Who Called First—God or Abram? Commentary on Parashat Lekh Lekha 5784

By Rabbi Dr. Allan Kensky, Professor of Rabbinic Literature at Hebrew Seminary


The portion Lekh Lekha opens with an abrupt call from God to Abram, “Lekh Lekha—go forth.” Seemingly out of nowhere God calls on Abram to leave his home and family and set out for a new land. While we were introduced to Abram in the concluding verses of the portion No’ach, the Torah gives us no clear reason why God would select Abram to embark on a new spiritual journey.

This is where Midrash steps in. Ancient readers of the Torah sensed that there was a backstory to God’s call to Abram. So, where the Torah itself is silent, legends developed as to why God called Abram. Two principal stories found in Midrashic literature tell us why God called Abram. The better known of the two, found in Midrash Genesis Rabbah 38:13, is the story of Abram smashing his father’s idols. According to this story, Abram’s father Terah ran a shop where idols were sold. One day when his father was away, Abram smashed all the idols except one, which he left holding a staff. When Terah returned and found all but one of his idols destroyed, he asked Abram what had happened. Abram explained that the idols had fought amongst themselves and only one had survived. When Terah dismissed Abram’s story as nonsensical, Abram pointed out that Terah through his own words was admitting that idolatry had no basis. As the story continues, Abram is reported to the authorities, who commit him to the judicial ordeal of a fiery furnace. Miraculously, Abram survives this test of faith. The midrash ends here. Its sense is clear: Abram believed in the one God. His faith was put to the test and survived. God had found a suitable partner. What follows? God’s call to Abram.

A separate midrash, found in Midrash Genesis Rabbah 39:1, presents a different backstory to God’s call. It describes Abram as coming to his own conclusion that the world must have a guiding force. This midrash compares Abram to a person traveling from place to place who sees a palace lit up (birah doleket) and says to himself that the palace must have a guide. At that point, the owner looks out and says, “I am the owner of the building.” The term birah doleket can alternatively be translated as “a palace in flames.” If we read the text as speaking of a palace in flames, then the observer in the story, beholding a palace in flames, is questioning whether the palace has a guide. At that point the owner peers out from the window and says, “I am the owner.” As we understand this midrash as applied to Abram, Abram sees a world aflame and refuses to believe that the world has no guiding force. Taking note of Abram’s perception of a world aflame and his insistence that the world must indeed have a guide, God then calls to Abram.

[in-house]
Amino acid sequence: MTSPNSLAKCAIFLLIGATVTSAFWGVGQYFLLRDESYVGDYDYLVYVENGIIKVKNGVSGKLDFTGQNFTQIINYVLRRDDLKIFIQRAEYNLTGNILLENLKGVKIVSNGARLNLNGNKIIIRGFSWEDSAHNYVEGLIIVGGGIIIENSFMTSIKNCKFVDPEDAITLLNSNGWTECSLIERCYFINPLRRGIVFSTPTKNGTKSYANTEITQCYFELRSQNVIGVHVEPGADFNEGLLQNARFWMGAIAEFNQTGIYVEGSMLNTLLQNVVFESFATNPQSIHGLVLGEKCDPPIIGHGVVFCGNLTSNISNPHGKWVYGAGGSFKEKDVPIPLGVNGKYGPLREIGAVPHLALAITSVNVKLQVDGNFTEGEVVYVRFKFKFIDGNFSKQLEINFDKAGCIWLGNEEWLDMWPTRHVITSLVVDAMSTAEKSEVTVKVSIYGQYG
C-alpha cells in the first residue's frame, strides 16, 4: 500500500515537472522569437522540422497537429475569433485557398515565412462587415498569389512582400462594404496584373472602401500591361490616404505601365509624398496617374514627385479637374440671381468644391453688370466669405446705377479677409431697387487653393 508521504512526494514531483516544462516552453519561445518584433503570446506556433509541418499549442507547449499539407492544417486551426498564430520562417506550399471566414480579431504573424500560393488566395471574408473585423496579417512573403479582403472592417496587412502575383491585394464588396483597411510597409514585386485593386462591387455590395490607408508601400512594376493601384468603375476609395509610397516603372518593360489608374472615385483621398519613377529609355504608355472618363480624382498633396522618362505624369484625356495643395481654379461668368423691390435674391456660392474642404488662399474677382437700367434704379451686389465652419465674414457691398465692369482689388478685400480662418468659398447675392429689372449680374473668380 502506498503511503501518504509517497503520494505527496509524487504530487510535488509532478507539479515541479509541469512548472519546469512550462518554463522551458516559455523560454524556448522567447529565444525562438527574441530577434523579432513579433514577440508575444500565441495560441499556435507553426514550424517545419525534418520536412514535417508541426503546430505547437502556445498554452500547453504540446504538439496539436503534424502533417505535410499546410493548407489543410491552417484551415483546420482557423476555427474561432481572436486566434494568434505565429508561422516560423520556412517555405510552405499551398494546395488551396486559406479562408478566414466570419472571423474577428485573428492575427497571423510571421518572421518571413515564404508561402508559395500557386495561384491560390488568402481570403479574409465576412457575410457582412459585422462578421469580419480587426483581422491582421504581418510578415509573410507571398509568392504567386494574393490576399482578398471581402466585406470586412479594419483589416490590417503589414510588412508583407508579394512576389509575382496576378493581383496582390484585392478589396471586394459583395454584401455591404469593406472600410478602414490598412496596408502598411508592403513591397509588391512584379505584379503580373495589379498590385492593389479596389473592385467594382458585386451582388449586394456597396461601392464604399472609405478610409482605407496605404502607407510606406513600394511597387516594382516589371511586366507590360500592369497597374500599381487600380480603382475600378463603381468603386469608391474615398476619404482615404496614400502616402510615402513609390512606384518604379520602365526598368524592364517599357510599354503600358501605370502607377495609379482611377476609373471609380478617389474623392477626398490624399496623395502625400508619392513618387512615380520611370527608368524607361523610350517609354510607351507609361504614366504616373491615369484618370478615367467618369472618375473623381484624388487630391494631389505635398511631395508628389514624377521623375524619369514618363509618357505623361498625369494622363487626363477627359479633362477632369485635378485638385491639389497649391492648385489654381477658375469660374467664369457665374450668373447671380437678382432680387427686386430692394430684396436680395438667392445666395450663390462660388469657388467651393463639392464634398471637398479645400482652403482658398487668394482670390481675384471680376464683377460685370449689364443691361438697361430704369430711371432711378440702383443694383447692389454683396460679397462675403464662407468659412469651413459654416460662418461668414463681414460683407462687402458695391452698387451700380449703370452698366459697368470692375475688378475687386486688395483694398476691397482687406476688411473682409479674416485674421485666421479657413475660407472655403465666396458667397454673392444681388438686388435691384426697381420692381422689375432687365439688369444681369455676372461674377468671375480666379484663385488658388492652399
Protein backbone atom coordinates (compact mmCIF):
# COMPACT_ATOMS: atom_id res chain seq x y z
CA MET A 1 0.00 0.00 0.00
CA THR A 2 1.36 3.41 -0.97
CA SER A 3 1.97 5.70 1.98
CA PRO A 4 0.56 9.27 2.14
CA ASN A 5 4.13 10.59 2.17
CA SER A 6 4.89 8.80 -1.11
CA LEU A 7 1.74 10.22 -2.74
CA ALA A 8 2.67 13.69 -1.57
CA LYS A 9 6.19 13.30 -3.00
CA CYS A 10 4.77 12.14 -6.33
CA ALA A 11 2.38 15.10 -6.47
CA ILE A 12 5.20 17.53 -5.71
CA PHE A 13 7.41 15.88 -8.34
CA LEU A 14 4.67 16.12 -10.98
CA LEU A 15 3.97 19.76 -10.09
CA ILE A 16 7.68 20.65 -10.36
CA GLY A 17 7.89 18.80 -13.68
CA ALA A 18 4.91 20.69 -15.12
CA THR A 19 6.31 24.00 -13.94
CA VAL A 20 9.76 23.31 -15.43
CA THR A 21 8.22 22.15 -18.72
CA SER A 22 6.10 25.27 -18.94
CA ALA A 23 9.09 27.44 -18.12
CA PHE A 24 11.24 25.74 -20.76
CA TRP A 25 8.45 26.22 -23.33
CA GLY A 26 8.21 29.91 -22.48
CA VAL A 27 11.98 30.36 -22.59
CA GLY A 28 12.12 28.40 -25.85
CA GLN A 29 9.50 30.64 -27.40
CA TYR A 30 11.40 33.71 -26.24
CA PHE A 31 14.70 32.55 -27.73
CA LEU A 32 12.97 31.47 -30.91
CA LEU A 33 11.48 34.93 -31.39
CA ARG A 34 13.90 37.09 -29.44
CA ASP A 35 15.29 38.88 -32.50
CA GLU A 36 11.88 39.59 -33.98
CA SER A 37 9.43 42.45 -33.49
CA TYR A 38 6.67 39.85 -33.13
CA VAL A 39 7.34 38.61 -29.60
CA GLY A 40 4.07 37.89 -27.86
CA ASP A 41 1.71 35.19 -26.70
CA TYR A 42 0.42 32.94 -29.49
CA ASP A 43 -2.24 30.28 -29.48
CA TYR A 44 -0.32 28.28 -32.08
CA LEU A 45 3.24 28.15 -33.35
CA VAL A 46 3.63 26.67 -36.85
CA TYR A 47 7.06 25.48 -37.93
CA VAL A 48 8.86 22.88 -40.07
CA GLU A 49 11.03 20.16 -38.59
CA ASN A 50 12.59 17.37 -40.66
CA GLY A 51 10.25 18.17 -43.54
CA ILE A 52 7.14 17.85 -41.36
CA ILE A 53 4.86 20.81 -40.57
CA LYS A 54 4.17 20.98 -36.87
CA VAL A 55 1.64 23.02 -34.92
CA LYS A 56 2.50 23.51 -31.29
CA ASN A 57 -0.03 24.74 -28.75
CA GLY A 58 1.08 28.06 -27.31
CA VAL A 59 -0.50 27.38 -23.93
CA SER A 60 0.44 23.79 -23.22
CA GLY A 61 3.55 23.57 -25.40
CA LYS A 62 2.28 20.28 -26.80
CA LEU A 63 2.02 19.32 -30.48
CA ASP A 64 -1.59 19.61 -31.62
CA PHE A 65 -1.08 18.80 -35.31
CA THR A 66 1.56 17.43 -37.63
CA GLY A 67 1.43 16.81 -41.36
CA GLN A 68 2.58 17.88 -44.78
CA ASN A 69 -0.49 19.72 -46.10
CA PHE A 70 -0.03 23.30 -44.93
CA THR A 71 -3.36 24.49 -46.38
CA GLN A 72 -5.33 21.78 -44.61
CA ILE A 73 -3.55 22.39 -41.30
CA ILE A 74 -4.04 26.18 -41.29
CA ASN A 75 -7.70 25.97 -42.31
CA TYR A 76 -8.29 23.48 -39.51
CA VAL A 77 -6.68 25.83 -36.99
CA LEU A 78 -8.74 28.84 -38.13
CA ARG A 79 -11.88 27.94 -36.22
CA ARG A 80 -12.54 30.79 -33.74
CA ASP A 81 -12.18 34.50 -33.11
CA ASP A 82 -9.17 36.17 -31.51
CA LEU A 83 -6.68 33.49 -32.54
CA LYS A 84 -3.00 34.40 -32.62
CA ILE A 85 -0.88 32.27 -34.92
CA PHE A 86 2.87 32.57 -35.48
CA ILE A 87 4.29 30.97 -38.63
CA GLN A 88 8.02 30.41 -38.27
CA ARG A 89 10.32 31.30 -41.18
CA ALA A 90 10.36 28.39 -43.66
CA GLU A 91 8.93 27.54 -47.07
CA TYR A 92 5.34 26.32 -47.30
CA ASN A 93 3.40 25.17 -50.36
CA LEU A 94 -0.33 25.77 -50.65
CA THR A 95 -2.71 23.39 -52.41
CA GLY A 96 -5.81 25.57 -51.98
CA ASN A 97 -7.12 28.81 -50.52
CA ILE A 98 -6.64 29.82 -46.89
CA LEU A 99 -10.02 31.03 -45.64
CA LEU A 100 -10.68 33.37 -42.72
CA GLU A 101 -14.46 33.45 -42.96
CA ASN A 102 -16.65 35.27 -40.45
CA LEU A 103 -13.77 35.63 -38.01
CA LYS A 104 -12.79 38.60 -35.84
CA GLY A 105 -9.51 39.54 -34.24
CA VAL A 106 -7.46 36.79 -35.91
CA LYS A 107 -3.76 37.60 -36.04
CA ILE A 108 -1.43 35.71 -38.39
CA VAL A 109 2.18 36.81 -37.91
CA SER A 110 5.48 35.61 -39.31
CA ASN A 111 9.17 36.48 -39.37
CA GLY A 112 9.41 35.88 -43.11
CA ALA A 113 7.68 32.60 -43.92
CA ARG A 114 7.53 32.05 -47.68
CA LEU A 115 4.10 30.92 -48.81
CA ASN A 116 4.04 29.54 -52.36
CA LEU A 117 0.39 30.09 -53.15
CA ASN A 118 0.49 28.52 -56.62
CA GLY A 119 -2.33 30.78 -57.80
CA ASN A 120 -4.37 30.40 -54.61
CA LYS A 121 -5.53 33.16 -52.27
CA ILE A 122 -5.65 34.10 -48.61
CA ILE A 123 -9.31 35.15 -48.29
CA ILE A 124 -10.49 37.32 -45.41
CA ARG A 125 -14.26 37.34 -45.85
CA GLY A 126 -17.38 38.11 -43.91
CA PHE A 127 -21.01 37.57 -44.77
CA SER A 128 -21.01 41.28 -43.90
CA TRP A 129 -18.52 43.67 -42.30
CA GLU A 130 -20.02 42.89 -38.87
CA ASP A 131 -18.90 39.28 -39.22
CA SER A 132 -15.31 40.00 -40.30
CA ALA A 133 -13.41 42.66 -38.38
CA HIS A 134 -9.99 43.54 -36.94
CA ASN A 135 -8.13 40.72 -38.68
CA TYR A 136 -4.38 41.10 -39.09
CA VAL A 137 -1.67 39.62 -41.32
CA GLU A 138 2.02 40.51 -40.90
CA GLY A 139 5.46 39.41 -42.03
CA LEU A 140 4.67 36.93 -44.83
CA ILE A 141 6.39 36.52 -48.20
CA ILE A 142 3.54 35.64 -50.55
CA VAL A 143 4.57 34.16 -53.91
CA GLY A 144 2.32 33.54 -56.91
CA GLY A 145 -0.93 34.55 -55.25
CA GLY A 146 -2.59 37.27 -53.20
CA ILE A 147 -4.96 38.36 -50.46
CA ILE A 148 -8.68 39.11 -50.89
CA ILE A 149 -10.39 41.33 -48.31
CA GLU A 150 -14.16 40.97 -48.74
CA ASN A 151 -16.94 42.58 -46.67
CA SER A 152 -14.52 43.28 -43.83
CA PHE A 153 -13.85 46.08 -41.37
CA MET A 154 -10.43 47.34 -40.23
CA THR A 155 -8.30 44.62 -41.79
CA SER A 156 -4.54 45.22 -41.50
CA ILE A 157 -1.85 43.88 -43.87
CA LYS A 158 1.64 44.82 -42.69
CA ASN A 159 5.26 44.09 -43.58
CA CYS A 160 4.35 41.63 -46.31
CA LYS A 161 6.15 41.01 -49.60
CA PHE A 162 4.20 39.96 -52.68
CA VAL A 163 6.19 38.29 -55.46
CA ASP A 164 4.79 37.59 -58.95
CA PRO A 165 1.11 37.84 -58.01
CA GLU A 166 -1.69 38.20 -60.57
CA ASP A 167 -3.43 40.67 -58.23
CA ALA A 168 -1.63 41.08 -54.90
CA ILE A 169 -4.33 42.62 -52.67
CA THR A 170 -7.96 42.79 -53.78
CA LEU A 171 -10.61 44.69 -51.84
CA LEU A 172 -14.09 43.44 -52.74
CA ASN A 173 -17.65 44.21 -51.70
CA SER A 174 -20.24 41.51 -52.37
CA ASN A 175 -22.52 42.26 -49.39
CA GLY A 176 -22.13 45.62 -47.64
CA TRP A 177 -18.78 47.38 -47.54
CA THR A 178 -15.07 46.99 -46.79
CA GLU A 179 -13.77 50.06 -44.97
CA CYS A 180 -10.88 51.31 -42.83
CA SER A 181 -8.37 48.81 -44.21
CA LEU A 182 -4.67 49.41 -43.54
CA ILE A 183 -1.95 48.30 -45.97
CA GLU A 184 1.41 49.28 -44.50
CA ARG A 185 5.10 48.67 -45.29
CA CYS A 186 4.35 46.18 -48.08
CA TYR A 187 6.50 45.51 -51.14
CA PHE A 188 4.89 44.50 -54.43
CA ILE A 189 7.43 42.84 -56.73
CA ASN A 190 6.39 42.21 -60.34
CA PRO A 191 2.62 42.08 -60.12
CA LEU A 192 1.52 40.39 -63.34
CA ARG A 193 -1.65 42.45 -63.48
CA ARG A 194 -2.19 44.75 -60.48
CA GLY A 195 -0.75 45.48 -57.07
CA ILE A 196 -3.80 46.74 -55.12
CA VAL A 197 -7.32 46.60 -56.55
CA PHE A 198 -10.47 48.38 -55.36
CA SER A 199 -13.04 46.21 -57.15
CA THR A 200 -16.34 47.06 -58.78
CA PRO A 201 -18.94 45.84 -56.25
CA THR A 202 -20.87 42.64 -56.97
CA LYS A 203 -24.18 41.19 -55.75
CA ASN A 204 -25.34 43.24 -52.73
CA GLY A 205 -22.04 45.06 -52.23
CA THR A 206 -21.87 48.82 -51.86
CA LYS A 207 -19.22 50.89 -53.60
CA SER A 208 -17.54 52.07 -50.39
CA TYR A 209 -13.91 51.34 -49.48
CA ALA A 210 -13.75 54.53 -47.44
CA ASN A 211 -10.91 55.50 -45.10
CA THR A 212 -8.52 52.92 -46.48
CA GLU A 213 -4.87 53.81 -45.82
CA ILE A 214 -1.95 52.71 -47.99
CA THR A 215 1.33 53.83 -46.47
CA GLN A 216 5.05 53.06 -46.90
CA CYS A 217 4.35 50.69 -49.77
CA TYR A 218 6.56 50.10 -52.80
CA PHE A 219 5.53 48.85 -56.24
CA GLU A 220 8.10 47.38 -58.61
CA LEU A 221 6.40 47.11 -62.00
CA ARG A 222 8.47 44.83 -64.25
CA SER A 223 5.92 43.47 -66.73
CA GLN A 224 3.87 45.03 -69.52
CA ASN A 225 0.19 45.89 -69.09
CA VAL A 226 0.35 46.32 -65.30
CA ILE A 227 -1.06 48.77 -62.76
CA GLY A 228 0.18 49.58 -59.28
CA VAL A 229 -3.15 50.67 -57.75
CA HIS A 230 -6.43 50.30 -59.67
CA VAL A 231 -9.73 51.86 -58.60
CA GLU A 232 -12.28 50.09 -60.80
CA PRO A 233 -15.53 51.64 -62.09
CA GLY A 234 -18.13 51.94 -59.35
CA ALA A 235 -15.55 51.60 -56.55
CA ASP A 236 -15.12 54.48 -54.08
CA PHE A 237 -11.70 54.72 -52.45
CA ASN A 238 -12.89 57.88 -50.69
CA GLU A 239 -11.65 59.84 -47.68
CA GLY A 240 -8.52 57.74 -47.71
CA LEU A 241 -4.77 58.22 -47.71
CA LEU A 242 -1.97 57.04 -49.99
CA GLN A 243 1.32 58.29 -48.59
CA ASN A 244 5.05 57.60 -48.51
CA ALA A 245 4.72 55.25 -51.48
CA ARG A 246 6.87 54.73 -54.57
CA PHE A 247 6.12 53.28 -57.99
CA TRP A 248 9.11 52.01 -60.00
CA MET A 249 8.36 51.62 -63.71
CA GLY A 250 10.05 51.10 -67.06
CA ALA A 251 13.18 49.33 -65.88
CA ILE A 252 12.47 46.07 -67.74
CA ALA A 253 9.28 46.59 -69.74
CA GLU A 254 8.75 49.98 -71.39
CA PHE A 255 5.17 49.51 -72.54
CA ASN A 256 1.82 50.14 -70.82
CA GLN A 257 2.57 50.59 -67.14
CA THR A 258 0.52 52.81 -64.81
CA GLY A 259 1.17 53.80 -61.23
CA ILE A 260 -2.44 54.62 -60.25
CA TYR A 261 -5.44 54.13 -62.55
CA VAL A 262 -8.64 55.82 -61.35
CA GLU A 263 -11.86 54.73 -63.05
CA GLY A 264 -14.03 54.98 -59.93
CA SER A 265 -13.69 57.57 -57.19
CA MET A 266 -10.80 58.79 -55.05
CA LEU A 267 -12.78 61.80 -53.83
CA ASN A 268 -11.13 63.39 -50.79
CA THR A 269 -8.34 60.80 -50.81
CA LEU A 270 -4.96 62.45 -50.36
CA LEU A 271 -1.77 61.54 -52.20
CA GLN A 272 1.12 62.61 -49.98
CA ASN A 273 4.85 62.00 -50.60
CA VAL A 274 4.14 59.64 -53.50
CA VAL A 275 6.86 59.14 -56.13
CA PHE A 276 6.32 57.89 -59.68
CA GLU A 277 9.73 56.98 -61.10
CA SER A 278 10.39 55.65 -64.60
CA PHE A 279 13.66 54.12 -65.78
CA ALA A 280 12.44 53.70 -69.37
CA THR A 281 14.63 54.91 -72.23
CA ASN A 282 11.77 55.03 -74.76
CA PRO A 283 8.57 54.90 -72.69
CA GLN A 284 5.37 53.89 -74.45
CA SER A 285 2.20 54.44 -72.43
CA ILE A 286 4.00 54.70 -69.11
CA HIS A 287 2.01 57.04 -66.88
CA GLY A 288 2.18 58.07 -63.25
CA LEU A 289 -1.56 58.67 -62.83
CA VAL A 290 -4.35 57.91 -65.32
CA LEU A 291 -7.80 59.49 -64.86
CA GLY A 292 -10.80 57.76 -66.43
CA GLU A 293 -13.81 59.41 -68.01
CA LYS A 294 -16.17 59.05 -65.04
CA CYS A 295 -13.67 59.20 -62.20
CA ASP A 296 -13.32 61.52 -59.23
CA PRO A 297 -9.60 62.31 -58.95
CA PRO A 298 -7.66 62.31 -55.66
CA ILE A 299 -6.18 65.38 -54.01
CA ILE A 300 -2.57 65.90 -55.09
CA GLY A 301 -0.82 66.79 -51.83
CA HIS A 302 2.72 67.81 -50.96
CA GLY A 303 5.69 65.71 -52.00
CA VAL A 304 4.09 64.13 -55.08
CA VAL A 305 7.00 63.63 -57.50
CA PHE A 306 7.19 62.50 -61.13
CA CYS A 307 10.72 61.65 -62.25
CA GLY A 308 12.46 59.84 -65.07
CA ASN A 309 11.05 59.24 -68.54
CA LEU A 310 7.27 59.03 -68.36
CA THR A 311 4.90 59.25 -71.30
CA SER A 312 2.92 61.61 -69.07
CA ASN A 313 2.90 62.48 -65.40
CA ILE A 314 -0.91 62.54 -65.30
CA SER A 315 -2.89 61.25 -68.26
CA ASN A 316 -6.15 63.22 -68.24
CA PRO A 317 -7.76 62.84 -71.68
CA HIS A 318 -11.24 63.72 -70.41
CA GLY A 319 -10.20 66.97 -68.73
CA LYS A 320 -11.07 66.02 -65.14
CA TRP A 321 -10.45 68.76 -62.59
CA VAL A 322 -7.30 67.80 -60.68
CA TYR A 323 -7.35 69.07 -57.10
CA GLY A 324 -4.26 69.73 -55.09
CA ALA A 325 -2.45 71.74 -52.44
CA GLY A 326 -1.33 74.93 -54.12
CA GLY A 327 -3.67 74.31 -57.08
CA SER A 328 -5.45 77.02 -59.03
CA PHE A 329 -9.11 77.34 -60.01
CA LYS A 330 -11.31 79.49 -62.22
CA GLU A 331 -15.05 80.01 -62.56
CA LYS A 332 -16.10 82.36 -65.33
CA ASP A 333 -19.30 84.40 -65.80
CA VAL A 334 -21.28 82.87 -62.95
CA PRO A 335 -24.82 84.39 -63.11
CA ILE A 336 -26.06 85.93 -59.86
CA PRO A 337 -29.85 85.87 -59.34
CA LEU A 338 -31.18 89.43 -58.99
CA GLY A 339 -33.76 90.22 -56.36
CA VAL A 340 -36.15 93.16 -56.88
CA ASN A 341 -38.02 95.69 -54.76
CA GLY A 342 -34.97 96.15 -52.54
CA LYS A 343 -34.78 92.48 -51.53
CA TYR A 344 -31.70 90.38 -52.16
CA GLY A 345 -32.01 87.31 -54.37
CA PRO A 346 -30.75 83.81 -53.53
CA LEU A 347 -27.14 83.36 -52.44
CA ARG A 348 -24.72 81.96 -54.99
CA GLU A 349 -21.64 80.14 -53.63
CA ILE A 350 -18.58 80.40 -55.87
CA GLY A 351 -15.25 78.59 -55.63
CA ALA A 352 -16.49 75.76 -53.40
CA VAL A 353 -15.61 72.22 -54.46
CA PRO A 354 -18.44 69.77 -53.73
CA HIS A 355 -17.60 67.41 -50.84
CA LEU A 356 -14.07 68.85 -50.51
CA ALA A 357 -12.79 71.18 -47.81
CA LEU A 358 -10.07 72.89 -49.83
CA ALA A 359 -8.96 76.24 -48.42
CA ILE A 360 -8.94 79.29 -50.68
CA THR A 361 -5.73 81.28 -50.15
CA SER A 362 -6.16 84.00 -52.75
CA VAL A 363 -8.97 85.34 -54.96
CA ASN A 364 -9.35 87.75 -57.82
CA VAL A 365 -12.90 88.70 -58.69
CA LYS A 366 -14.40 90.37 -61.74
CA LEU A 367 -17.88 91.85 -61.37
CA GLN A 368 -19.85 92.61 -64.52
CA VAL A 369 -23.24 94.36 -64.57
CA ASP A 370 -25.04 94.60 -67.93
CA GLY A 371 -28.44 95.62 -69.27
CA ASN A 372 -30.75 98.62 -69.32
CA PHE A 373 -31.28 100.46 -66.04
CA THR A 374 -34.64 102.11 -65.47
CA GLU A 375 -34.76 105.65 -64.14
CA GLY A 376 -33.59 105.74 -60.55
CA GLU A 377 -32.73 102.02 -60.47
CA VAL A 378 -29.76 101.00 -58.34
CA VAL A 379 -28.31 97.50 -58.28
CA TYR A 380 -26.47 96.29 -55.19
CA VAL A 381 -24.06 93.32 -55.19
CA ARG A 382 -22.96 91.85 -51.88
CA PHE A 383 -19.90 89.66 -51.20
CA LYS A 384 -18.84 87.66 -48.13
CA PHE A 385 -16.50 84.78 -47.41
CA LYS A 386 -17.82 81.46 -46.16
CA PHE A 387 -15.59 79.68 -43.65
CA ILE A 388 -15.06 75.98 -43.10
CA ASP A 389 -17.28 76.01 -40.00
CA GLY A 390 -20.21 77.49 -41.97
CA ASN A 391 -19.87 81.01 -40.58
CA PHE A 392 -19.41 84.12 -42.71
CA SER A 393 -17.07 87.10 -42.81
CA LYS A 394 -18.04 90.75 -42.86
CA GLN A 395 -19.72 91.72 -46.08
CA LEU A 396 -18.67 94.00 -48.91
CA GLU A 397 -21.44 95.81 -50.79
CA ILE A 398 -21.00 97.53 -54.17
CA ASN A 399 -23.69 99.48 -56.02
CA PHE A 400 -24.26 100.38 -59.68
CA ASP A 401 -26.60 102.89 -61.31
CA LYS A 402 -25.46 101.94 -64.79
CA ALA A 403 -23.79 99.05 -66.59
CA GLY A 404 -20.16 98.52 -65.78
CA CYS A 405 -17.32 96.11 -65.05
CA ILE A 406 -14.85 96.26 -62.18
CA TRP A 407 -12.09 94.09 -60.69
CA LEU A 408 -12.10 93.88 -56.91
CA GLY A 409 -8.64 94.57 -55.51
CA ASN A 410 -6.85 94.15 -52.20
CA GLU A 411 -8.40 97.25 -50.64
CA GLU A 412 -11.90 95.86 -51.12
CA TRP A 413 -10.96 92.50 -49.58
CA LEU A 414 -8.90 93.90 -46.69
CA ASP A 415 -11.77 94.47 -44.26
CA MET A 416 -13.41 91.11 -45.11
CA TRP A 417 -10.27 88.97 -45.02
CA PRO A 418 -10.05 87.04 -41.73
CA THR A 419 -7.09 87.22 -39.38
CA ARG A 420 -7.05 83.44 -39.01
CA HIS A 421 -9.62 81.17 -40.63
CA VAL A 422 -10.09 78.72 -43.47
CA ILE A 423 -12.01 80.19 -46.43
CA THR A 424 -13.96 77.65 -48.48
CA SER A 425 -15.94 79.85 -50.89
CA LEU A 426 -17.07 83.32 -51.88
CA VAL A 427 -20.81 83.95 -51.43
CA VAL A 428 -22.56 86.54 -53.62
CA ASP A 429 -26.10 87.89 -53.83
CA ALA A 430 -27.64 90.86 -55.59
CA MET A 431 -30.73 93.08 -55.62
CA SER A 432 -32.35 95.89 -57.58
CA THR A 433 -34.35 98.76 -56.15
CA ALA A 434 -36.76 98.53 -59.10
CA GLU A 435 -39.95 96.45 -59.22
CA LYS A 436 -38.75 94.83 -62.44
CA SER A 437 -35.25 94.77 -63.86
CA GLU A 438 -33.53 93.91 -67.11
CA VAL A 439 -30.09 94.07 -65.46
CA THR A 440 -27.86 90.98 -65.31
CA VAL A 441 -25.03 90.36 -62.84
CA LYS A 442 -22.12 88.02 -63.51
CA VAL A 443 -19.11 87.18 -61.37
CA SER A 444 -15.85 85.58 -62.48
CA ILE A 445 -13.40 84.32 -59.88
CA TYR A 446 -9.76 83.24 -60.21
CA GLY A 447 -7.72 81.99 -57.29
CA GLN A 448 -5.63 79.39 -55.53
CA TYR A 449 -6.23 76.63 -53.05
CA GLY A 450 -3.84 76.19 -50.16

I understand these midrashim on several levels. They are telling us that God called Abram because Abram reached out to God first. According to the first midrash, Abram was an iconoclast who literally shattered the idols of his generation and of his own father. In the second text, we see Abram as a thinker who contemplated the state of the universe and, seeing a world aflame, questioned if the world indeed has a guiding force. Abram’s questioning leads to God’s response.

I believe these midrashim are not just telling us about Abram. As we are the spiritual descendants of Abraham and Sarah, I believe these midrashim are calling on us to continue in the path of questioning of the values of the societies in which we live, and of deep questioning of the injustices of our world. As we engage in our own spiritual quests and ask our own questions, we are continuing in that path set out by Abram and Sarai as they followed God so many years ago.




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